I wouldn’t recommend people to have certain qualities for this job. I want to say that if you’re shy, if you’re not very social—I’ve never been involved in groups or clubs—if you’re lacking something or you need that extra push, Parking [Services] can really help bring that out. It really can. Just being part of Parking and every day interactions will legitimately help you feel better—at least for me.
Why else would you recommend this job?
The hours are very flexible. The supervisors are disciplined in a good way. They make you responsible. They’re literally preparing you for life outside of college, for a real job. I’m not saying this isn’t a real job, but it’s actually useful training for what to expect. You need to take what they teach you and progress with it.
Also, you actually have some downtime where you can get a lot of homework stuff done. I’m not saying laptops and iPads out, but I’m saying you can get a lot of reading done, and at the same time you’re getting paid for it. So who doesn’t like that, honestly?
Another thing is if you work for Parking, you’re guaranteed a parking pass. Not to a specific lot, but you’re always guaranteed a pass, which is also a plus. They help you out, even if you missed the deadline or suddenly, last minute, you need a pass. Last summer I was commuting to work, and I purchased a parking pass.
How do you commute to work now?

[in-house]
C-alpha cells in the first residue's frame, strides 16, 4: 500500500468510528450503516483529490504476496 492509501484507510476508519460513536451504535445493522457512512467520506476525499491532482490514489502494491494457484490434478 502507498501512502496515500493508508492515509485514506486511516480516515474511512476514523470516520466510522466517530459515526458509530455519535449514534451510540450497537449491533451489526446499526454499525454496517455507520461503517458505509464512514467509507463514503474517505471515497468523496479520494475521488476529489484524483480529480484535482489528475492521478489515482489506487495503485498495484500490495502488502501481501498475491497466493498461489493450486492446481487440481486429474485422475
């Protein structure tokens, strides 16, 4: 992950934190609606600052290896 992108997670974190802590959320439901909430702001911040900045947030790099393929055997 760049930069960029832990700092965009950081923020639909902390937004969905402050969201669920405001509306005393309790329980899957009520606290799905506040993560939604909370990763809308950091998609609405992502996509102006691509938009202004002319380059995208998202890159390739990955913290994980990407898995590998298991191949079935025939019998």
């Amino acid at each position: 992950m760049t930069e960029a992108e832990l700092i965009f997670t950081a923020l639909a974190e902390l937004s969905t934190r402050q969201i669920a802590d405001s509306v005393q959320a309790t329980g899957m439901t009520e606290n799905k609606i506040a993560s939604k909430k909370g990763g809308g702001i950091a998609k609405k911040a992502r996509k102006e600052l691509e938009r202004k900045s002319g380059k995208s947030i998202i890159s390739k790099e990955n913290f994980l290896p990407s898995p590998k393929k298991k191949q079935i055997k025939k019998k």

I walk. I live on Veteran. It’s a 15-minute walk. The fact that I’m able to walk to campus and walk to work is very efficient for me.
Which do you prefer? Walking or driving?
The drive’s horrible, and I feel bad for other people. I live in the San Fernando Valley. That’s a 15-20 minute drive, without traffic. I mean, it’s beautiful, but then in the mornings it would take me two hours to get here.
I would leave hours before just so I could find parking on Veteran, or park and then sleep in my car and then come to work and class and then leave. The fact that you have to revolve your time, not even around work, but around traffic, is horrible.
UCLA traffic is horrible. I always see minor crashes, parking, dealing with things like that, having to worry that your car is safe, that you’re not going to hit someone—it’s an extra load on you that you don’t have to deal with.
So walking: good. Driving: bad. And working for Parking: absolutely. Does that about sum it up?
Working for Parking can be a really good starting point because you get to meet a lot of new people. You get connections. I’ve seen people help each other with classes or let each other borrow books and then leave them in the office. I feel like the skills I have now as a lead attendant have really helped me. I can put a lot of new skills under my belt, on my resume. Parking really did that for me.
—Michelle King contributed to this article.